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    Classic Home Collection - 04
    Classic Home Collection page: [prev] | 01 | 02 | 03 | 04 | 05 | 06 | 07 | 08 | [next]

    ArchWeek Image

    CLASSIC HOME 044

    "An attractive face brick bungalow containing five rooms and bath. The roof of this house should be of masonry- or slate-surfaced shingles. Interesting features of this plan include a fireplace with large inglenook arranged as an extension of the living room. The living quarters of the house are well separated from sleeping rooms. An enclosed entry porch adds to the convenience of the kitchen. Bedrooms have ample closet space with a window in each closet."

    — Published 2003.0108

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    ArchWeek Image

    CLASSIC HOME 042

    — Published 2004.0428

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    ArchWeek Image

    CLASSIC HOME 043

    "The deconstructed Palladian structure of this villa is brilliantly achieved on the ground and first floors ... where the means of vertical access are directly related to the narrow bays of the Palladian tartan grid of A-B1-A-B2-A. In this matrix the left-hand service stair is rotated 90 degrees and displaced out of its bay (B2). The gyration induced by this displacement initiates the asymmetrical configuration of the first floor, where the living volume "zigzags" between the kitchen situated on the left front and the inset terrace opening towards the garden at the right rear." Kenneth Frampton, Modern Architecture 1920-1945, p295. — Published 2002.1218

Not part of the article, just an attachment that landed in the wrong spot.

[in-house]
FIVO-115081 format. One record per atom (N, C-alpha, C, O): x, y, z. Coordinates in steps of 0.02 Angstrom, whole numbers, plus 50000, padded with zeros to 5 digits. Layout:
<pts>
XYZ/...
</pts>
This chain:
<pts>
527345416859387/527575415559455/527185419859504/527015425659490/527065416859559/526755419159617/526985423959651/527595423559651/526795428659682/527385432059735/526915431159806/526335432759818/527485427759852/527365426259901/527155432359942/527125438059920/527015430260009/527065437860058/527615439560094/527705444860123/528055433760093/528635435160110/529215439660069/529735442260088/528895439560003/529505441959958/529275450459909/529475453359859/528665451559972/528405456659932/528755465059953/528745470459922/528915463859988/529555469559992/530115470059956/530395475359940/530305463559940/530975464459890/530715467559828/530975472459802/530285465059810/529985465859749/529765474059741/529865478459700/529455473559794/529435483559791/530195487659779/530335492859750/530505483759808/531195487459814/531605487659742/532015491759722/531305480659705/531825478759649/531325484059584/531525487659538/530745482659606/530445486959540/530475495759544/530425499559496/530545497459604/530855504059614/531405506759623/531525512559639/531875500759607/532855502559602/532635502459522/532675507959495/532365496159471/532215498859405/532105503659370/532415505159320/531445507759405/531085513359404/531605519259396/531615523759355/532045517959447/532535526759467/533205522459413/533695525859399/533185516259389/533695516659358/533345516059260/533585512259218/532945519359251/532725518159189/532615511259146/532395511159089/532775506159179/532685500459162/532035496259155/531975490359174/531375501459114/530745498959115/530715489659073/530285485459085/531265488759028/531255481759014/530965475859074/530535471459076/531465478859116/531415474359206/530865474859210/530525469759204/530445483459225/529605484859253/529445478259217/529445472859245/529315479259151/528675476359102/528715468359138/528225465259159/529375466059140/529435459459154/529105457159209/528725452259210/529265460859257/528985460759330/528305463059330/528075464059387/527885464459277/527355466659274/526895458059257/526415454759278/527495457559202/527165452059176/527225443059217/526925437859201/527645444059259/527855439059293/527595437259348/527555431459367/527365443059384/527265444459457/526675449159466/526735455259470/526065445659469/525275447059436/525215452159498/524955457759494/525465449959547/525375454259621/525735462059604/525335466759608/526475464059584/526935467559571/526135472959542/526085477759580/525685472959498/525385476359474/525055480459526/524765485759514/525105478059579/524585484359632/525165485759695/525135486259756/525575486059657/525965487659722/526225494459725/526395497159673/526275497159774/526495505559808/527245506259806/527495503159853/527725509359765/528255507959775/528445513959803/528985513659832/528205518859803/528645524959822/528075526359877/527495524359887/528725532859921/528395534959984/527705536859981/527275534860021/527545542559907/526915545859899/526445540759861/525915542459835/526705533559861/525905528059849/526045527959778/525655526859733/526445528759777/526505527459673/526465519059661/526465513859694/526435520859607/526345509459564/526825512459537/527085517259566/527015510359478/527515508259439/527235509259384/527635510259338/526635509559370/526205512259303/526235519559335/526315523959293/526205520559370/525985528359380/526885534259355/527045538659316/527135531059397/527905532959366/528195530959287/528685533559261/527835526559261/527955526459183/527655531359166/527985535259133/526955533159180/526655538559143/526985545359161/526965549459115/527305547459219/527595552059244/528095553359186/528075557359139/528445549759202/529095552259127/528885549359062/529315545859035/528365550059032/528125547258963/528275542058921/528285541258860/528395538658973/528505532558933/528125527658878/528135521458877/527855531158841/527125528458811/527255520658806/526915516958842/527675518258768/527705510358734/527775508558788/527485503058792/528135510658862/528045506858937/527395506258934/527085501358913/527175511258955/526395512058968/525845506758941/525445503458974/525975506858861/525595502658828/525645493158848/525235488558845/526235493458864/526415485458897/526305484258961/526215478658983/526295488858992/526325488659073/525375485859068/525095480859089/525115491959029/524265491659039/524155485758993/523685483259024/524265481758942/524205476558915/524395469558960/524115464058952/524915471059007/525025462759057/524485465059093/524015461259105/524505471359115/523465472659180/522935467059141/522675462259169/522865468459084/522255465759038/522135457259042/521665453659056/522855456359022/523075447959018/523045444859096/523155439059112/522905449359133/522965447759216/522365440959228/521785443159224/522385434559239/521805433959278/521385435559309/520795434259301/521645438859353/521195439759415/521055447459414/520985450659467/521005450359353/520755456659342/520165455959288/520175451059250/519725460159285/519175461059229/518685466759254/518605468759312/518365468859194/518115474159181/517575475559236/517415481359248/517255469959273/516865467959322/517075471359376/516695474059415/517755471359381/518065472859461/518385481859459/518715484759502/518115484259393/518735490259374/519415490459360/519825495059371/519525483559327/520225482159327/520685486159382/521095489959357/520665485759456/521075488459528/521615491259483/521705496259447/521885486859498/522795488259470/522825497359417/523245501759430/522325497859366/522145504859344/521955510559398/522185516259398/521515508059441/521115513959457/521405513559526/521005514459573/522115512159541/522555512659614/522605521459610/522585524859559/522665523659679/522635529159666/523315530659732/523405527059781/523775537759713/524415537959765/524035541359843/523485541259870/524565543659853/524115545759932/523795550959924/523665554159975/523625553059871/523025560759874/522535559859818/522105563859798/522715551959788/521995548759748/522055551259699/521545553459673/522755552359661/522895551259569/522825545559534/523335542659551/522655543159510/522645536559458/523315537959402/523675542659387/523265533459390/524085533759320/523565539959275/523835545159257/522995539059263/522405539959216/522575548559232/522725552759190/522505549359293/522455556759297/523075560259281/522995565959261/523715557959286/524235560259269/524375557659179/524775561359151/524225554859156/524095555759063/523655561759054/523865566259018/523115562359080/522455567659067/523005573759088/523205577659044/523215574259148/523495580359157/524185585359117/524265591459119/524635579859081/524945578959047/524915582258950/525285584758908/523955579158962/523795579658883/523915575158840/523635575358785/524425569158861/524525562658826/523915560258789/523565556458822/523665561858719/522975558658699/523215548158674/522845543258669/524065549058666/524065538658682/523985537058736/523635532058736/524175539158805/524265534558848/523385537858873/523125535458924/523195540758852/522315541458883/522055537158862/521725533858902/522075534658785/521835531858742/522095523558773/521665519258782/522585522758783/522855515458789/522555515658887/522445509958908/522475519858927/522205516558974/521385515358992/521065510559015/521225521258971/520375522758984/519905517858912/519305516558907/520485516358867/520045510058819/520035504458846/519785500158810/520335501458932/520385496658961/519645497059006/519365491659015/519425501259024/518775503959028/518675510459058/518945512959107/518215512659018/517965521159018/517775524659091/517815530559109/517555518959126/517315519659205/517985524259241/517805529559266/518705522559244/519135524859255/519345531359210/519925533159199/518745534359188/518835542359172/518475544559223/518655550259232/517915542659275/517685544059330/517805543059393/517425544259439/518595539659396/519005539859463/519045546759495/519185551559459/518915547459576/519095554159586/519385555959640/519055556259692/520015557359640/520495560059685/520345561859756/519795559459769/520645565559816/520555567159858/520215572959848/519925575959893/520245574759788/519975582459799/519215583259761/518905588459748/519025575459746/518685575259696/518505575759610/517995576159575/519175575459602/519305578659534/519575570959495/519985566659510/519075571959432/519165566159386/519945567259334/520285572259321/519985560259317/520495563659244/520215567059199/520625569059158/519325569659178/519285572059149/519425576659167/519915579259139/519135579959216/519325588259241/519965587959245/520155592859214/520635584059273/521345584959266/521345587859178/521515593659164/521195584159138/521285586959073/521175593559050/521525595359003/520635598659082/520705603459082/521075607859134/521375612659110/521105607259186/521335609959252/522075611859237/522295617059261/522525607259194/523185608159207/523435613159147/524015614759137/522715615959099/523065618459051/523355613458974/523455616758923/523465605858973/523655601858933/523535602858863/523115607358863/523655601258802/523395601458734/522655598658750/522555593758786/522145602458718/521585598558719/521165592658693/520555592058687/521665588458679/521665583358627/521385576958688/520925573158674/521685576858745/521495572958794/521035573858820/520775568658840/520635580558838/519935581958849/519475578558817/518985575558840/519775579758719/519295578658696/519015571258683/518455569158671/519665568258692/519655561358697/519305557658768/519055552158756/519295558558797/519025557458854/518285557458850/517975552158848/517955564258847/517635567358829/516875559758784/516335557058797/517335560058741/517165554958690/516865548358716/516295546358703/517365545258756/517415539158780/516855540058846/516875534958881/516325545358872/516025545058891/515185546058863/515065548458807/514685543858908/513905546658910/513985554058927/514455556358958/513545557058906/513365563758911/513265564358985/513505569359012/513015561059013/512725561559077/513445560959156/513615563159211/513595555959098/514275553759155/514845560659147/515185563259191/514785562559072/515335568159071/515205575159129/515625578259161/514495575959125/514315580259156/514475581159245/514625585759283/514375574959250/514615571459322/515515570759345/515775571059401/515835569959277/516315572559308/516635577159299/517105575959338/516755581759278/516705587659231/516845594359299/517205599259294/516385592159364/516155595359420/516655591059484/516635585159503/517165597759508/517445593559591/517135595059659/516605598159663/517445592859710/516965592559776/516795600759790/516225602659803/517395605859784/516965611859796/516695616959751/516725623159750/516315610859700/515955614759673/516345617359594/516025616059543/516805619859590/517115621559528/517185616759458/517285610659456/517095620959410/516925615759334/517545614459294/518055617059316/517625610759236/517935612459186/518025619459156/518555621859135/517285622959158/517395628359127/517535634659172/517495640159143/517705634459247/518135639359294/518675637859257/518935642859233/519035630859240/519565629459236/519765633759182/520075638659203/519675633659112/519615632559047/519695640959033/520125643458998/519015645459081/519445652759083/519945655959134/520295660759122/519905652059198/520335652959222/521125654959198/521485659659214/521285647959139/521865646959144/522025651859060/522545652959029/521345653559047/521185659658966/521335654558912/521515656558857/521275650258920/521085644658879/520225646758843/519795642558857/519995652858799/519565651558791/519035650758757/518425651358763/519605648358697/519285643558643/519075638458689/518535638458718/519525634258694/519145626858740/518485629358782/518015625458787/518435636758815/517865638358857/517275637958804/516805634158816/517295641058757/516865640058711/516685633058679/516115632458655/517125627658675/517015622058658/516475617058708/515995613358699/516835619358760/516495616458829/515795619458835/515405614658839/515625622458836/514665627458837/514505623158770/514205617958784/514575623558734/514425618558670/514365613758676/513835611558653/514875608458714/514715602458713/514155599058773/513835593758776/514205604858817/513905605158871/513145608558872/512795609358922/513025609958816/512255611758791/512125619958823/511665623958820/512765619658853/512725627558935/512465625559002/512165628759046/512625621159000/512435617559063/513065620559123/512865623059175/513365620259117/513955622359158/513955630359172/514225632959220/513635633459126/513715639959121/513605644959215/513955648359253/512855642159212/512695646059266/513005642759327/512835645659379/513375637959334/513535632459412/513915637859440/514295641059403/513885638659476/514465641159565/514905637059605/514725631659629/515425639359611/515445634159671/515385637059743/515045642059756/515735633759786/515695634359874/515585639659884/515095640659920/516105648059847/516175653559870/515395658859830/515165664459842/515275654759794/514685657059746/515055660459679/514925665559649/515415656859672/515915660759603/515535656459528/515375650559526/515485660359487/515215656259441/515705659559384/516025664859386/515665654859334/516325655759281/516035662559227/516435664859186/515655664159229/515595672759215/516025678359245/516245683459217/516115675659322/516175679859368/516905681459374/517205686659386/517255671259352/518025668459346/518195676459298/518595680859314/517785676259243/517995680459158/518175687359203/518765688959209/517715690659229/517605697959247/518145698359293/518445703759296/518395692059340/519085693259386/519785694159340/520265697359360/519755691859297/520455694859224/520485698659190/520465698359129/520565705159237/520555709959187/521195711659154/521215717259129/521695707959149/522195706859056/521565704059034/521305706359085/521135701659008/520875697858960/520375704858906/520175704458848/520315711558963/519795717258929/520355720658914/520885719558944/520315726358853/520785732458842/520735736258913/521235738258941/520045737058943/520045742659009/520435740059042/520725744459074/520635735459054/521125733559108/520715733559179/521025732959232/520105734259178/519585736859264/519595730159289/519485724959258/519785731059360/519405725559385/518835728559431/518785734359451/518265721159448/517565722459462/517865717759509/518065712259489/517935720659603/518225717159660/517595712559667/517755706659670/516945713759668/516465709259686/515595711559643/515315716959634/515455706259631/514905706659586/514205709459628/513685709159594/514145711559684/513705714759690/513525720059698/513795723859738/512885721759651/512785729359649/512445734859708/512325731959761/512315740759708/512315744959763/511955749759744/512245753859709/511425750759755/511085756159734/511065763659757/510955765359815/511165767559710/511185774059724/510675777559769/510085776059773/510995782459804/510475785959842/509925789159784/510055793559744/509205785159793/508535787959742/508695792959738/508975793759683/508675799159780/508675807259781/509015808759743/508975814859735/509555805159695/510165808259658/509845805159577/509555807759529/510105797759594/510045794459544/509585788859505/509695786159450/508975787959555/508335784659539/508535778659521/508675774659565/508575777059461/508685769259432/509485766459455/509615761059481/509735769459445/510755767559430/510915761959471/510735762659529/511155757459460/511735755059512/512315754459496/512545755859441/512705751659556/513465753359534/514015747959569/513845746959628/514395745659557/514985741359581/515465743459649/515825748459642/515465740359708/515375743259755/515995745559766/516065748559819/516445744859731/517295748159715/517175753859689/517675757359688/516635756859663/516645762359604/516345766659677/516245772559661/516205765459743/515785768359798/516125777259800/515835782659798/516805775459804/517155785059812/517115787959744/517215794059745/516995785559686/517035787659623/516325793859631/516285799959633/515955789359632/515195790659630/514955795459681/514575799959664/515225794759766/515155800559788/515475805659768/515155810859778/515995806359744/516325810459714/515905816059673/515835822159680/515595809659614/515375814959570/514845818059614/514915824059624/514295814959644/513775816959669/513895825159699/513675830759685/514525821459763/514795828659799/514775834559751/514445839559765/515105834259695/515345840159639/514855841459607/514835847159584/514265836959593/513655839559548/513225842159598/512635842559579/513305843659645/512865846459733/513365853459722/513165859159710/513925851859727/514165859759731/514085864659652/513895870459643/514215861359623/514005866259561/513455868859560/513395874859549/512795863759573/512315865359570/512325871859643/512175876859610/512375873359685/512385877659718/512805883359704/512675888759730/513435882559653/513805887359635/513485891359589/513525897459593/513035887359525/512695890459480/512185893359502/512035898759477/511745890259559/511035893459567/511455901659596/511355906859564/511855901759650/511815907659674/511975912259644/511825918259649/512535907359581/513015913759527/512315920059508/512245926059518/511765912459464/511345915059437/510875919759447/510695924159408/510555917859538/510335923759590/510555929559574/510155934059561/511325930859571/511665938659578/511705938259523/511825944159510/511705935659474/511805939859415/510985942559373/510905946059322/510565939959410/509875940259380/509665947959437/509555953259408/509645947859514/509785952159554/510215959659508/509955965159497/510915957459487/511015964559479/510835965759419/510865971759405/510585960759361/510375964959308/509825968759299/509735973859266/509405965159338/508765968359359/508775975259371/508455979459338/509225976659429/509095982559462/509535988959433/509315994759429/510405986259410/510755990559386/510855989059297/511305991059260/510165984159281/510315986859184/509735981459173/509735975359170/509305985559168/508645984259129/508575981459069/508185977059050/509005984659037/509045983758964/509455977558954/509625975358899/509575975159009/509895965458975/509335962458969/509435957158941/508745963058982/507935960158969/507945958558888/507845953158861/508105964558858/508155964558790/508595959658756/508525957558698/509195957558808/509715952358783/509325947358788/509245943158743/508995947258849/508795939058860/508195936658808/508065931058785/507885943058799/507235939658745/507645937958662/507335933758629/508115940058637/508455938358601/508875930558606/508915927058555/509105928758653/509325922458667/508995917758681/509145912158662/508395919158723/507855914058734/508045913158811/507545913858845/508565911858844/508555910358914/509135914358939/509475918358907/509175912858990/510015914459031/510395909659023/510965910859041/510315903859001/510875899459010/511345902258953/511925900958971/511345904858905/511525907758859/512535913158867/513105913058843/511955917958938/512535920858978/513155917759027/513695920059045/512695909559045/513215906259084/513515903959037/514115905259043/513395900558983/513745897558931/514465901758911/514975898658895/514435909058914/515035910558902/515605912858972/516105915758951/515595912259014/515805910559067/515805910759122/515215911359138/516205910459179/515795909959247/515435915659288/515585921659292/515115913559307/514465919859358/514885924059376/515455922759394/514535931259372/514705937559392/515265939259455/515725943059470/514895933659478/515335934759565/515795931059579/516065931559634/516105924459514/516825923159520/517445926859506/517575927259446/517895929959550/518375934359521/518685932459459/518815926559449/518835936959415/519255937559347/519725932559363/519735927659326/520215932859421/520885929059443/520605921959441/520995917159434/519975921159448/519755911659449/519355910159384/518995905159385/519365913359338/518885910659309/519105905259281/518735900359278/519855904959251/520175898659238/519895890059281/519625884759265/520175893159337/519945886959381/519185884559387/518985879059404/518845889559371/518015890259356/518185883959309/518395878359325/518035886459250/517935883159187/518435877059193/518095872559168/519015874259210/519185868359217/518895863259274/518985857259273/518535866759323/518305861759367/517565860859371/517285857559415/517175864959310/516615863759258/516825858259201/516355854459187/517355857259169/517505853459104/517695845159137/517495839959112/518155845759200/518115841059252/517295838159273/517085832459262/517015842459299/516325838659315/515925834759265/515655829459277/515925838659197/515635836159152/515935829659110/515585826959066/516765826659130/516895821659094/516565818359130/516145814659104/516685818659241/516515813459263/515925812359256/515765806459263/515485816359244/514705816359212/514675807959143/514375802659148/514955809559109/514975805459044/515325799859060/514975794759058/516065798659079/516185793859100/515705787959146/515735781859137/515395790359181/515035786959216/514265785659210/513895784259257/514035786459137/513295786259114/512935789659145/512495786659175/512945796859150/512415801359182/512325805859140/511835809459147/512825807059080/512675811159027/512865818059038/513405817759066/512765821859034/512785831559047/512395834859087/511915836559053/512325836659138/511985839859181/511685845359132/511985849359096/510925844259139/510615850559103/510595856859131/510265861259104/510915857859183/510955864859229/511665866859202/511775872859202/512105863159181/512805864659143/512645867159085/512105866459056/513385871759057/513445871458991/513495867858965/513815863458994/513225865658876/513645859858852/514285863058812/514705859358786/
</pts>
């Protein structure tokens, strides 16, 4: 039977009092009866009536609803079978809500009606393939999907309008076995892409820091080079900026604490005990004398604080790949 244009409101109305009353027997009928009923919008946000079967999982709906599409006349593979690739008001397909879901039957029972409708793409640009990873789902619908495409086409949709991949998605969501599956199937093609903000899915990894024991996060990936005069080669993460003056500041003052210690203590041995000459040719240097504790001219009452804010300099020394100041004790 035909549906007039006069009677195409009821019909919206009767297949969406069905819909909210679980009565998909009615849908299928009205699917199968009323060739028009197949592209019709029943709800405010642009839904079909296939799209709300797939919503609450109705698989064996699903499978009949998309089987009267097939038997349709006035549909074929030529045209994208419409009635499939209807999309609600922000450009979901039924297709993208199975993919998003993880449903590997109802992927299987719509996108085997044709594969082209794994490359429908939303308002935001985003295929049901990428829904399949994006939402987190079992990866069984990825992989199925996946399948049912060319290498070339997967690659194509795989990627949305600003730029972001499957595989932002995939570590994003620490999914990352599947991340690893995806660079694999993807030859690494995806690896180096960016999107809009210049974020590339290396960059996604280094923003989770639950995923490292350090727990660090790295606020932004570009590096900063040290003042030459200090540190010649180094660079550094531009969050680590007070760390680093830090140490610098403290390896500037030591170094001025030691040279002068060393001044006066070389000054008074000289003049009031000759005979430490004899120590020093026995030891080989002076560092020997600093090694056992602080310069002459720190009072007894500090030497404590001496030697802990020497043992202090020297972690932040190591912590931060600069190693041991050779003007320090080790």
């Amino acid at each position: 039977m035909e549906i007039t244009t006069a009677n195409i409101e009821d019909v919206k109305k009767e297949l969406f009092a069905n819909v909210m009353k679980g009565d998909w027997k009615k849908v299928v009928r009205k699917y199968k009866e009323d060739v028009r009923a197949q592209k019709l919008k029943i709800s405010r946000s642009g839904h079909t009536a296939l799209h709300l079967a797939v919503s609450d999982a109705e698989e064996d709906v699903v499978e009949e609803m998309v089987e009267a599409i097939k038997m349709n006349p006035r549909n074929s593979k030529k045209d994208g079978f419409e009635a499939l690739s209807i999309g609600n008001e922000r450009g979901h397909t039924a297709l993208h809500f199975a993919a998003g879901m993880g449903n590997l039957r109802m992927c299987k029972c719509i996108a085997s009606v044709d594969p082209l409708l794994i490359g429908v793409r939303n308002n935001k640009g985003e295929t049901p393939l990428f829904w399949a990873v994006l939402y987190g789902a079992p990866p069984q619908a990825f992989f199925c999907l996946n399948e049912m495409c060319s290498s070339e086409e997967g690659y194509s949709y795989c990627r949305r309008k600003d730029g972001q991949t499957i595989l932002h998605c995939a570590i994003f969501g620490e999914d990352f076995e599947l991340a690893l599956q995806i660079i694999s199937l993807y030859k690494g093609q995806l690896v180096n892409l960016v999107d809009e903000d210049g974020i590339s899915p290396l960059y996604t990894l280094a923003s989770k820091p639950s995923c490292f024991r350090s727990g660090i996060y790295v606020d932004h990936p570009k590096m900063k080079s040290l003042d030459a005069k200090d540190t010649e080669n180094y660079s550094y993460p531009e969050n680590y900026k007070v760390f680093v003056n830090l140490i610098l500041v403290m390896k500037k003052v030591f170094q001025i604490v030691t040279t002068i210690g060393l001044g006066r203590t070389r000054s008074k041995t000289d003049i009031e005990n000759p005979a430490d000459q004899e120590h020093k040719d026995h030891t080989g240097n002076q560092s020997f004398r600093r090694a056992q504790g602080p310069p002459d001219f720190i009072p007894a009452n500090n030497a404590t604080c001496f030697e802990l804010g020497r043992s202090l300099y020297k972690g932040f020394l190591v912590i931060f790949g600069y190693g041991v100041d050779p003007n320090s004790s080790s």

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    ArchWeek Image

    CLASSIC HOME 042

    "The house is a 30-foot by 44-foot (9-meter by 13-meter) rectangle, and the roof structural system extends another 30 feet (9 meters) to encompass the entry and carport. By compressing the plan, Koenig was able to establish a linear progression from the carport and main entry at the northern end of the site, through a transition zone into the living room area and out to the garden at the southern end of the axis. In the living room area is a deep pile carpet with furniture grouped to define a conversation area. Pure white vinyl tile surrounds the carpeted area and defines a circulation path." James Steele and David Jenkins, Pierre Koenig. — Published 2002.1204

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    CLASSIC HOME 041

    "Very often a downstairs bedroom and bathroom are a great convenience, especially where there are children or elderly people in the family. Being at the back of the house in this plan, they are undisturbed by the noise of the street and enjoy privacy from the day portion of the house. Two upstairs bedrooms, a second bathroom, and a large dressing room supplement the downstairs sleeping rooms. The open stair is located in the living room."

    — Published 2002.1113

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    CLASSIC HOME 040